Forum for Science, Industry and Business

Sponsored by:     3M 
Search our Site:

 

Scientists discover new, readily available source of stem cells

09.01.2007
Scientists have discovered a new source of stems cells and have used them to create muscle, bone, fat, blood vessel, nerve and liver cells in the laboratory.

The first report showing the isolation of broad potential stem cells from the amniotic fluid that surrounds developing embryos was published today in Nature Biotechnology.

"Our hope is that these cells will provide a valuable resource for tissue repair and for engineered organs as well," said Anthony Atala, M.D., senior researcher and director of the Institute for Regenerative Medicine at Wake Forest University School of Medicine.

Atala announced the breakthrough with colleagues from Wake Forest University School of Medicine and Harvard Medical School.

"It has been known for decades that both the placenta and amniotic fluid contain multiple progenitor cell types from the developing embryo, including fat, bone, and muscle," said Atala. "We asked the question, 'Is there a possibility that within this cell population we can capture true stem cells?' The answer is yes."

Atala and colleagues discovered a small number of stem cells in amniotic fluid – estimated at 1 percent – that can give rise to many of the specialized cell types found in the human body. The scientists believe the newly discovered stem cells, which they have named amniotic fluid-derived stem (AFS) cells, may represent an intermediate stage between embryonic stem cells and adult stem cells. They have markers consistent with both cell types.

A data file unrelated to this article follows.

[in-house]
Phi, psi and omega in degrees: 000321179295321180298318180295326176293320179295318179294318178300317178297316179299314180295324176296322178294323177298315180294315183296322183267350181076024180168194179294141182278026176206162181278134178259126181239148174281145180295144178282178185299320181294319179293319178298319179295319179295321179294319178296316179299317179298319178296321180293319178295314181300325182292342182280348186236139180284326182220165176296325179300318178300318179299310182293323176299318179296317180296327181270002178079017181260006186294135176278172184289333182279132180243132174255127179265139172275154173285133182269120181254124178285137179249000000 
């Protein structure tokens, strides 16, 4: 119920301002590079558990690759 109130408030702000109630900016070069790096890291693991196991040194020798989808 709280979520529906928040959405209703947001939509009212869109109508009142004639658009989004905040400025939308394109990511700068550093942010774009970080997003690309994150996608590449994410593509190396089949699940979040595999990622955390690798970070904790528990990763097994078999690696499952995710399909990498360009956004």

"It took this long to verify that we had a true stem cell," said Atala, who began the work seven years ago. "These cells are capable of extensive self-renewal, a defining property of stem cells. They also can be used to produce a broad range of cells that may be valuable for therapy."

An advantage of the AFS cells for potential medical applications is their ready availability. The report describes how the cells were harvested from backup amniotic fluid specimens obtained for amniocentesis, a procedure that examines cells in this fluid for prenatal diagnosis of certain genetic disorders. Similar stem cells were isolated from "afterbirth," the placenta and other membranes that are expelled after delivery.

Atala said a bank with 100,000 specimens theoretically could supply 99 percent of the U.S. population with perfect genetic matches for transplantation. There are more than 4 million live births each year in the United States.

In addition to being easily obtainable, the AFS cells can be grown in large quantities because they typically double every 36 hours. They also do not require guidance from other cells (termed "feeders") and they do not produce tumors, which can occur with certain other types of stem cells. The scientists noted that specialized cells generated from the AFS cells included all three classes of cells found in the developing embryo - termed ectoderm, mesoderm, and endoderm. In their high degree of flexibility and growth potential, the AFS cells resemble human embryonic stem cells, which are believed capable of generating every type of adult cell.

"The full range of cells that AFS cells can give rise to remains to be determined," said Atala. "So far, we've been successful with every cell type we've attempted to produce from these stem cells. The AFS cells can also produce mature cells that meet tests of function, which suggests their therapeutic value."

The functional tests included implanting neural cells created from AFS cells into mice with a degenerative brain disease. The cells grew and "re-populated" the diseased areas. In addition, bone cells produced from the stem cells were successfully used to grow bony tissue in mice, and liver cells were able to secrete urea, which the liver produces from ammonia.